Museum Artifact: Hand Crank Sheep Shearing Machine, c. 1900
Made By: Chicago Flexible Shaft Co., LaSalle Ave. and Ontario St., Chicago, IL [River North]
Of all the businesses featured in the Made-In-Chicago Museum, you might not anticipate that the Chicago Flexible Shaft Company—founded in 1893 with a focus on hand-cranked sheep-shearers and horse clippers—would become the rock star of its graduating class. If you were manufacturing cumbersome, manually operated farm equipment at the dawn of the electric age, logic would suggest that you were trimming wool on a sinking ship. But this particular operation, which would later evolve into the ginormous Sunbeam Corporation, found its longevity the old fashioned way—through, dare I say, "shear genius."
It started with a fellow named John K. Stewart, a New Englander who—along with his business partner Thomas J. Clark—moved to Chicago in that crazy summer of the Columbian Exposition, 1893. Stewart may have been inspired by the glistening “White City” or the growing buzz around Chicago as a center for architecture and trade. But since his background was in sheep shearing equipment, it’s probably more likely that he was pulled in by the magnet of the Union Stock Yards and the rampant wealth emerging from it. There was also the wider rural population of the Midwest—a target demographic growing right alongside the cityfolk.
Stewart and Clark quickly went to work introducing their new clientele to the wonders of Flexible Shaft's timesaving barnyard machines. Giant clippers like the one in our collection were among the most popular, though you’ll notice that our artifact is lacking some pretty critical components. While the 18” diameter wheel and crank are in tact, the base stand has traveled to parts unknown, as have the flexible shaft cables and the shearing blades themselves. So essentially, we’re left with a rusty engine and no wheels. Hmm. That’s a bad analogy, because we clearly do have one wheel. But you get my point. Maybe.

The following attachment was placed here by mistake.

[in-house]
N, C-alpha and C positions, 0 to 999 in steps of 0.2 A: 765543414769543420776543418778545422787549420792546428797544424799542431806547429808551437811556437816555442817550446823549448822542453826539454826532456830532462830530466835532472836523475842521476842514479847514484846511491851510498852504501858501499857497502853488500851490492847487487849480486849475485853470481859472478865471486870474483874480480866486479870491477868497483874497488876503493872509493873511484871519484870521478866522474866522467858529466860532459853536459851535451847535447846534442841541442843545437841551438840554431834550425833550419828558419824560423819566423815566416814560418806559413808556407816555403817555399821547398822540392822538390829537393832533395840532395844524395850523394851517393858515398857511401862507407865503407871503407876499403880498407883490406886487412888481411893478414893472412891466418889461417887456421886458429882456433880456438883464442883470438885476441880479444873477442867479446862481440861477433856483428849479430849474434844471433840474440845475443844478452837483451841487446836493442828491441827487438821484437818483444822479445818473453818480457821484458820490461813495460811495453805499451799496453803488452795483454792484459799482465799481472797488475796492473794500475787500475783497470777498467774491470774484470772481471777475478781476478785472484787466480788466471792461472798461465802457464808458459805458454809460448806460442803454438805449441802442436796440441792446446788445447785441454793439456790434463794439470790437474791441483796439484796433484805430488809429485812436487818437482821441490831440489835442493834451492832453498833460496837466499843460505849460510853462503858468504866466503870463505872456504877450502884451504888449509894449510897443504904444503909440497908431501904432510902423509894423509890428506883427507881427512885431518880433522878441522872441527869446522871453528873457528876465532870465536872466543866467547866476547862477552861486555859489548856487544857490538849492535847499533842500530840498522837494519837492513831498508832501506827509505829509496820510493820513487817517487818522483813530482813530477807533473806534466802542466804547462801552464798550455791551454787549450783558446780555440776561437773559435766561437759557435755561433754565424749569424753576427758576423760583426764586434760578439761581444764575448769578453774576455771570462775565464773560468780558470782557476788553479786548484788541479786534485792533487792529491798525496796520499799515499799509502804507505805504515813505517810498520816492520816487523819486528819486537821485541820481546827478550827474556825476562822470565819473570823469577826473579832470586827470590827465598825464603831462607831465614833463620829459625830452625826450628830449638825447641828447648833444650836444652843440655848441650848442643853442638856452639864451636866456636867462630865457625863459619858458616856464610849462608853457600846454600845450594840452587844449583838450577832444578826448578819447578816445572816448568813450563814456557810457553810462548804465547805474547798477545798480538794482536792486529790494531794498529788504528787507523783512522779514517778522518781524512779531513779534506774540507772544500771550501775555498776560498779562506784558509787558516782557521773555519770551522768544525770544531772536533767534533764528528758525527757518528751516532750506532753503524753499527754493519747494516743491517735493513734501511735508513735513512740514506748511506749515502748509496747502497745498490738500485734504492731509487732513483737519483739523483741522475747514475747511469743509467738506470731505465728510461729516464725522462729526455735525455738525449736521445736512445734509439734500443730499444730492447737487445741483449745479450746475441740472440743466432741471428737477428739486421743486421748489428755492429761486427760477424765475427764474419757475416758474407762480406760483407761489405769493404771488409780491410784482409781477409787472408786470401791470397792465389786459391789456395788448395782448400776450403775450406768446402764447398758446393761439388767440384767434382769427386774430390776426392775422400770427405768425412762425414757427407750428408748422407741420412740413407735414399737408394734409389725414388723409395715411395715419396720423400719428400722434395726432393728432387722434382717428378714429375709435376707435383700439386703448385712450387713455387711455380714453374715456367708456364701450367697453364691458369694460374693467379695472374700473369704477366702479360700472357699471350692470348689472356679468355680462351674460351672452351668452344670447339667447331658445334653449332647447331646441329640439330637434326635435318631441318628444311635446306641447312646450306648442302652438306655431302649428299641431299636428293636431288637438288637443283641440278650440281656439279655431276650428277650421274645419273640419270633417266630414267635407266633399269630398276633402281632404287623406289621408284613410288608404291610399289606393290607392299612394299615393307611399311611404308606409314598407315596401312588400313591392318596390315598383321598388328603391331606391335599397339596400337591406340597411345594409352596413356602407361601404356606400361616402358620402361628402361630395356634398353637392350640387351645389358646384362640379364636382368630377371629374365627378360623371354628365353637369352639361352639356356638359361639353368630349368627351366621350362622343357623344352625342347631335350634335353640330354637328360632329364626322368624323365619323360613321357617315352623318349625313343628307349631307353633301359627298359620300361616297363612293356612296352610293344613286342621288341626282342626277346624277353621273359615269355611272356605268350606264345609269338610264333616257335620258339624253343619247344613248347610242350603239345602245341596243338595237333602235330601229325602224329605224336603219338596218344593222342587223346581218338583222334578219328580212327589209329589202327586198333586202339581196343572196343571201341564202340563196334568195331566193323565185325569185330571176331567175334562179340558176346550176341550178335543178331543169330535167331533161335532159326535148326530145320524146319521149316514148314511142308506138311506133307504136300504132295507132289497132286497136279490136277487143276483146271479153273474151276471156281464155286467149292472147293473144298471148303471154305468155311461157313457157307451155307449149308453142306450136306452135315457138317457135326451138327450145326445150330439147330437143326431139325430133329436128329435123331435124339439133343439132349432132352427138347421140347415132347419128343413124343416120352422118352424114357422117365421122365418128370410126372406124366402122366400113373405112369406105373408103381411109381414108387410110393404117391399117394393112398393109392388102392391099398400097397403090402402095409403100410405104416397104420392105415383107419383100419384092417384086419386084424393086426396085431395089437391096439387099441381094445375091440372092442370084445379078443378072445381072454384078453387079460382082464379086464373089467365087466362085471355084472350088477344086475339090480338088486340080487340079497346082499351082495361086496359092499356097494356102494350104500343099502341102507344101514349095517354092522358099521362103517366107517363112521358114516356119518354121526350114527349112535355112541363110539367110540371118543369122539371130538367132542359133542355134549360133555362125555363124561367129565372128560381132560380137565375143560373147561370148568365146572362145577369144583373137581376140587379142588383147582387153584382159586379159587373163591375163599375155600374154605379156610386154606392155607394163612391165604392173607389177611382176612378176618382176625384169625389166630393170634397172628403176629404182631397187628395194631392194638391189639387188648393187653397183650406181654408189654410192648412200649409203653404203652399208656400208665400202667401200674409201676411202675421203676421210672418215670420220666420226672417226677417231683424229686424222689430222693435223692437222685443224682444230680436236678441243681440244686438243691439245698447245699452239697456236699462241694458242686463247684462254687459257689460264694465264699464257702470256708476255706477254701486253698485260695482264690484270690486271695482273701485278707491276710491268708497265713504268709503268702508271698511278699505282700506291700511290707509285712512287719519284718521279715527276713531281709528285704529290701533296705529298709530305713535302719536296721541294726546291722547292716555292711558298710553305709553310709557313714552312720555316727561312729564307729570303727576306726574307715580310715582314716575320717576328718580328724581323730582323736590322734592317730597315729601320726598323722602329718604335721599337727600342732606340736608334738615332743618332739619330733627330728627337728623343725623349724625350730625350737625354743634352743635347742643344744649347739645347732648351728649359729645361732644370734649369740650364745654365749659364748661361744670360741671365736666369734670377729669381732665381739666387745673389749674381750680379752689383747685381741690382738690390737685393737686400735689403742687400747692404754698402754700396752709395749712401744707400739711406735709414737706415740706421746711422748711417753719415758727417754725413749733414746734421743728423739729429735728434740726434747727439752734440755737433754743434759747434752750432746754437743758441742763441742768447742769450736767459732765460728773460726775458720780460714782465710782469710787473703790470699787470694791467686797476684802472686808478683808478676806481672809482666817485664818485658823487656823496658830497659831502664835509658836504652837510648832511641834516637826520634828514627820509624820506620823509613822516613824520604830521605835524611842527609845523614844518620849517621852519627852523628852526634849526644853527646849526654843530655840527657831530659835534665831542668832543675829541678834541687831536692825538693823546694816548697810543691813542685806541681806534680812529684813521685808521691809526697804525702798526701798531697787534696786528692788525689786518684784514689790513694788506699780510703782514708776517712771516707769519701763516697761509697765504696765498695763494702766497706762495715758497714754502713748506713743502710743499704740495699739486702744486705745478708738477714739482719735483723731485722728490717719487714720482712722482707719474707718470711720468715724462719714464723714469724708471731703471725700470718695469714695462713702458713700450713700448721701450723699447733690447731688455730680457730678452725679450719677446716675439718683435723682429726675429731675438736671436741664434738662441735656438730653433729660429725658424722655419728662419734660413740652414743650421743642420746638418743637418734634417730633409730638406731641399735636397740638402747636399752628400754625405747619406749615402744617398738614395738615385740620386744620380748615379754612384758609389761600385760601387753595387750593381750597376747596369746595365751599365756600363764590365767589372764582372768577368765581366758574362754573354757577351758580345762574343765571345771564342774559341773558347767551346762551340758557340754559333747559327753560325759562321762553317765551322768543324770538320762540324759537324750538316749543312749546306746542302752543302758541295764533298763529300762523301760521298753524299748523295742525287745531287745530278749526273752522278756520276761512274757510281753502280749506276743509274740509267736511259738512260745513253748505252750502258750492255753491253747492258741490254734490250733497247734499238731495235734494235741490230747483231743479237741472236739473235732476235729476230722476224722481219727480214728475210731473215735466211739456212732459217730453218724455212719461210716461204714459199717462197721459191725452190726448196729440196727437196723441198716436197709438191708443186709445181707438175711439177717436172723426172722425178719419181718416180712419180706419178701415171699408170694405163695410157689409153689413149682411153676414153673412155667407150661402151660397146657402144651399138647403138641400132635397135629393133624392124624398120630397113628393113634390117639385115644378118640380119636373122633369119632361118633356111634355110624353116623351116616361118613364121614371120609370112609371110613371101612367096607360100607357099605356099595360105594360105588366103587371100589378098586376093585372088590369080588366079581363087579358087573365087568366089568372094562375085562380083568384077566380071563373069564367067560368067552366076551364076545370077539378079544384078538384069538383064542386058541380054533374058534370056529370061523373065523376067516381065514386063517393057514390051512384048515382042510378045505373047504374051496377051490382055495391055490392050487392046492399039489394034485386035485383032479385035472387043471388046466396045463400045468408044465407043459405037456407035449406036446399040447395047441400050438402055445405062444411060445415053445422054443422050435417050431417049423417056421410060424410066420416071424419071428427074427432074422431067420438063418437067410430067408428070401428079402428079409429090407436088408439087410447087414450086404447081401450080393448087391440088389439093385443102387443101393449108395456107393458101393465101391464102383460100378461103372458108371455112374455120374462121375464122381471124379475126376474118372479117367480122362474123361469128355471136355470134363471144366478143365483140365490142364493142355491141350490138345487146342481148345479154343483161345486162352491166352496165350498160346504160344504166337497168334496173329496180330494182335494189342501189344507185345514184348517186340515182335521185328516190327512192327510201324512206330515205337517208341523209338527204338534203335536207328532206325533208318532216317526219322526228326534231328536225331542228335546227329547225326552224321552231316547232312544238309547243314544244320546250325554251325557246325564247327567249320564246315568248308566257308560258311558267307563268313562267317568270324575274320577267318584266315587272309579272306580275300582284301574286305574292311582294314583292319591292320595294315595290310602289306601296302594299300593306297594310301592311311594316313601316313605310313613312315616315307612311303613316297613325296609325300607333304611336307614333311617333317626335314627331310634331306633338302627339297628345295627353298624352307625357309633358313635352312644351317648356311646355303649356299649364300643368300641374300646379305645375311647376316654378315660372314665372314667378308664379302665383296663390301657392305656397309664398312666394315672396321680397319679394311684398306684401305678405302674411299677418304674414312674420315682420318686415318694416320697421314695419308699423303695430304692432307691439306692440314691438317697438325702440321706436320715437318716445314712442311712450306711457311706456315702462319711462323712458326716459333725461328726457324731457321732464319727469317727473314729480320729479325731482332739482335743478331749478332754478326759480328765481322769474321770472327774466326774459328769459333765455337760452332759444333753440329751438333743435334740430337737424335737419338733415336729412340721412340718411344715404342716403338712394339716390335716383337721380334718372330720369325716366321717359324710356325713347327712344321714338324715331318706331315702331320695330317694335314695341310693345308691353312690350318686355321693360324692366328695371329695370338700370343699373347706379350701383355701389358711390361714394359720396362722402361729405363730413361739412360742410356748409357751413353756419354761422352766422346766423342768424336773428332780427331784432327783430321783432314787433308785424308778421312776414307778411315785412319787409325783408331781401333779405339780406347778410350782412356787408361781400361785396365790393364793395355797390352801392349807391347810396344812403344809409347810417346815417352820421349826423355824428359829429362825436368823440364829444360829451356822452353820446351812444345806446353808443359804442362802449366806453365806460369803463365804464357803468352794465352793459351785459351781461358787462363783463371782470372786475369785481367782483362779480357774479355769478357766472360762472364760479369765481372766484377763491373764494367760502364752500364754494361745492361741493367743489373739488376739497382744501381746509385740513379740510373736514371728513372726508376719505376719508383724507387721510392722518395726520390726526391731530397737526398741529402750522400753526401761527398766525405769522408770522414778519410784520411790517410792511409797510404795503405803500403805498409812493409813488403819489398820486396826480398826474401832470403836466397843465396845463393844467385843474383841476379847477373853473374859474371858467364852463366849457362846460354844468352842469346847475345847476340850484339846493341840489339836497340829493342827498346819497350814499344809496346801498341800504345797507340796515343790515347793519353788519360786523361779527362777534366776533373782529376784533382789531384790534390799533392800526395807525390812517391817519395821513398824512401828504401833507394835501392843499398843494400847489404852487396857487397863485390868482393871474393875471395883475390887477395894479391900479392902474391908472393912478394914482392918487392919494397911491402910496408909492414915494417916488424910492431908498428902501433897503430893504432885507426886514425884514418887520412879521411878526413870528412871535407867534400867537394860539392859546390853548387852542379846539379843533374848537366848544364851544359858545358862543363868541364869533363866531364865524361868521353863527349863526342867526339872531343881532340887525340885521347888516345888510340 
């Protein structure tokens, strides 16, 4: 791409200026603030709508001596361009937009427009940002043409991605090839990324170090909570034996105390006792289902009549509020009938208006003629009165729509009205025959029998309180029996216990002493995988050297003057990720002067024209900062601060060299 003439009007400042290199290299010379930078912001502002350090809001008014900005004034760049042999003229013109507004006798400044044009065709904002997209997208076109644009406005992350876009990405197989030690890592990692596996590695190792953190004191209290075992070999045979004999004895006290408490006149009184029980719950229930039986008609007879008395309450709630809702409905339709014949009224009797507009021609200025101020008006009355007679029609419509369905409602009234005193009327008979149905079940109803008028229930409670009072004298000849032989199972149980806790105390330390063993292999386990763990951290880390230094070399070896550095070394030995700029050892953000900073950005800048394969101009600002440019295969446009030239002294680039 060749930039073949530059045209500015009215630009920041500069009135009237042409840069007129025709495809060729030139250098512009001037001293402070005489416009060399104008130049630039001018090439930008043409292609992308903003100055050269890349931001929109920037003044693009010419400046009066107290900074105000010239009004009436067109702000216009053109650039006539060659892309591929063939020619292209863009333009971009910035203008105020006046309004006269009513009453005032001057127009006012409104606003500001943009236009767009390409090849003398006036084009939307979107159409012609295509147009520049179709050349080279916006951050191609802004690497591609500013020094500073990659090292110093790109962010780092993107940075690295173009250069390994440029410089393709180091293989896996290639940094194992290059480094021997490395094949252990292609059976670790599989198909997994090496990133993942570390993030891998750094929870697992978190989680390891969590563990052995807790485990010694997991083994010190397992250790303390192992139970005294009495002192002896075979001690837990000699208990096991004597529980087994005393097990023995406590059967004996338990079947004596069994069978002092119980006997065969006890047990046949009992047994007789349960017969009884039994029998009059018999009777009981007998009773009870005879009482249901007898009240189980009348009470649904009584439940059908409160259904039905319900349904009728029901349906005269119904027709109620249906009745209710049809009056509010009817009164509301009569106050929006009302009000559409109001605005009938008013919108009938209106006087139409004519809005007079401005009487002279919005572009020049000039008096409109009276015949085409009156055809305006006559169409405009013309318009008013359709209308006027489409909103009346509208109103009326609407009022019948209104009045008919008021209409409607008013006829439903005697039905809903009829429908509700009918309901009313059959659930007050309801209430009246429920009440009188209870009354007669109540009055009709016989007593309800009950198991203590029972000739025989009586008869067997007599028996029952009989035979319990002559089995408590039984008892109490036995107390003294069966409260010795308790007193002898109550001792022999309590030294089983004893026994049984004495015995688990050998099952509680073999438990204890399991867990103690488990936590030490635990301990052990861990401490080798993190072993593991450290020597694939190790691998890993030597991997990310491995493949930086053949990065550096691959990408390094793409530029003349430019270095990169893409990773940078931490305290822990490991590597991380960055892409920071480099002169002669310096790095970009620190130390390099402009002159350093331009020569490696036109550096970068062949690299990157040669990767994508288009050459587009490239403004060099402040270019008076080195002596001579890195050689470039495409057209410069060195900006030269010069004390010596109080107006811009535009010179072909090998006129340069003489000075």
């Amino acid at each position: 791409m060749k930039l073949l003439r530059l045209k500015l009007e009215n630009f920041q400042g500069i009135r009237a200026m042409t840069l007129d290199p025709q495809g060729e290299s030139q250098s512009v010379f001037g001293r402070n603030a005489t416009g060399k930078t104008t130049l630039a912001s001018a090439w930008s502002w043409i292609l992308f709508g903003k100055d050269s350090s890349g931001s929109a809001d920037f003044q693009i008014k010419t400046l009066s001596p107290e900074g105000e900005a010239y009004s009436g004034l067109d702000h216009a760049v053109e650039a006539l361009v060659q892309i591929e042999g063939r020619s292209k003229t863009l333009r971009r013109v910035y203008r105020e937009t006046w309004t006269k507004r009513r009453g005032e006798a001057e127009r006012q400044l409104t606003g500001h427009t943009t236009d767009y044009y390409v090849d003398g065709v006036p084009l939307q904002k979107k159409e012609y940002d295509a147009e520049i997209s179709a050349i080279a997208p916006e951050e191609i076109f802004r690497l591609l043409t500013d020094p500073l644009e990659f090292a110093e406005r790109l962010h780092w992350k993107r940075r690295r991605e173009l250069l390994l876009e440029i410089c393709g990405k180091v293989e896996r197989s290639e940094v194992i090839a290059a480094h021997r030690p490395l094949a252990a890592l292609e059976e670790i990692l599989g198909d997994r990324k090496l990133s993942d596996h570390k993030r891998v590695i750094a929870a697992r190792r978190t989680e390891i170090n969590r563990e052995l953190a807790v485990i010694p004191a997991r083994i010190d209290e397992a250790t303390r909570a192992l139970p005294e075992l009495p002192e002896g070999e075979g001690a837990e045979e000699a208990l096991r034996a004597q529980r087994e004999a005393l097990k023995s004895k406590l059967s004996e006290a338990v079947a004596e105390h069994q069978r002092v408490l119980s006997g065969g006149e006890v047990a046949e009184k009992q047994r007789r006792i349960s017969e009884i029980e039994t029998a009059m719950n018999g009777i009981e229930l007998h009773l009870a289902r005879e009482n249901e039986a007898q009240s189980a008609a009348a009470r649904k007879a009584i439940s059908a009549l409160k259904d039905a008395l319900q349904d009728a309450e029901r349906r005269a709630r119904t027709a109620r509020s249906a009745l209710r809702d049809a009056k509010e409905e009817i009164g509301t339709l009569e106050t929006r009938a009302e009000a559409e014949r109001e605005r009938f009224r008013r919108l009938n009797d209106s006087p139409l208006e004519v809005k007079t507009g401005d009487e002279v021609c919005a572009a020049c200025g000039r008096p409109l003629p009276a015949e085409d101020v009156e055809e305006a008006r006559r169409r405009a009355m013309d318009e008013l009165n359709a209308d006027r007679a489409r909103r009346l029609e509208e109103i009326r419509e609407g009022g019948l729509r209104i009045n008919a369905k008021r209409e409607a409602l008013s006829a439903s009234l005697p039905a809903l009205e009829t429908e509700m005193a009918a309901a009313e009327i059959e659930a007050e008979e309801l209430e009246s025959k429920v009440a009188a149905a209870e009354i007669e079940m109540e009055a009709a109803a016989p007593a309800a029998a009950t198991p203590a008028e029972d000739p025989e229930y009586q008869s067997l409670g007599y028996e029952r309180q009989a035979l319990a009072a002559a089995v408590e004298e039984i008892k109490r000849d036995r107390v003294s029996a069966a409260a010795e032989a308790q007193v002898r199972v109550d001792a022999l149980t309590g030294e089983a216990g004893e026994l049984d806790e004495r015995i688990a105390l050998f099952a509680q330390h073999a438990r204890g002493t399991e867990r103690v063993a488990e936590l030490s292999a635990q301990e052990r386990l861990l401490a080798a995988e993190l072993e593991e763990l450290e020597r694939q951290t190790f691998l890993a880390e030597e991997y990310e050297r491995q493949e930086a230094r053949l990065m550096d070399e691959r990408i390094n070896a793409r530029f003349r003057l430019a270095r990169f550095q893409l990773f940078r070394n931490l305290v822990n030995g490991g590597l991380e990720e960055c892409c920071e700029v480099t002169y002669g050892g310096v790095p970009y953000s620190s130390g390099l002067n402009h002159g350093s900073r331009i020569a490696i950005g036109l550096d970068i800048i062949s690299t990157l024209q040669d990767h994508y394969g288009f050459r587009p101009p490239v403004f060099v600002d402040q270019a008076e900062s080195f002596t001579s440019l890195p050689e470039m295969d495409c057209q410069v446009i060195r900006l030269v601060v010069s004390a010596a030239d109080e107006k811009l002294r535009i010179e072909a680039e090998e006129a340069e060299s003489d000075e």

Anyway, the clipper was operated by turning the crank (which requires Thor-ish strength on our rusty model). The teeth on the inner edge of the gear would then “engage with a small hardened steel pinion,” according to a 1902 article in Iron Age magazine, “which in turn transmits the power to the flexible shaft and knives. …The clipper is alluded to as free turning, fast cutting, simple, and as permitting the clipping of a horse in less than 30 minutes. …It requires no experience to operate, and a small boy can turn the crank all day without tiring.” Yes, Timmy, no baseball for you today. It's 24-hour sheep shearing Saturday.
In an early Chicago Flexible Shaft Co. catalog, the company heaps even greater praise upon itself:
"Probably no article that has been placed on the market in recent years for the use of liverymen and horsemen generally, has met with such deserved success as the Celebrated 'Chicago' Clipper.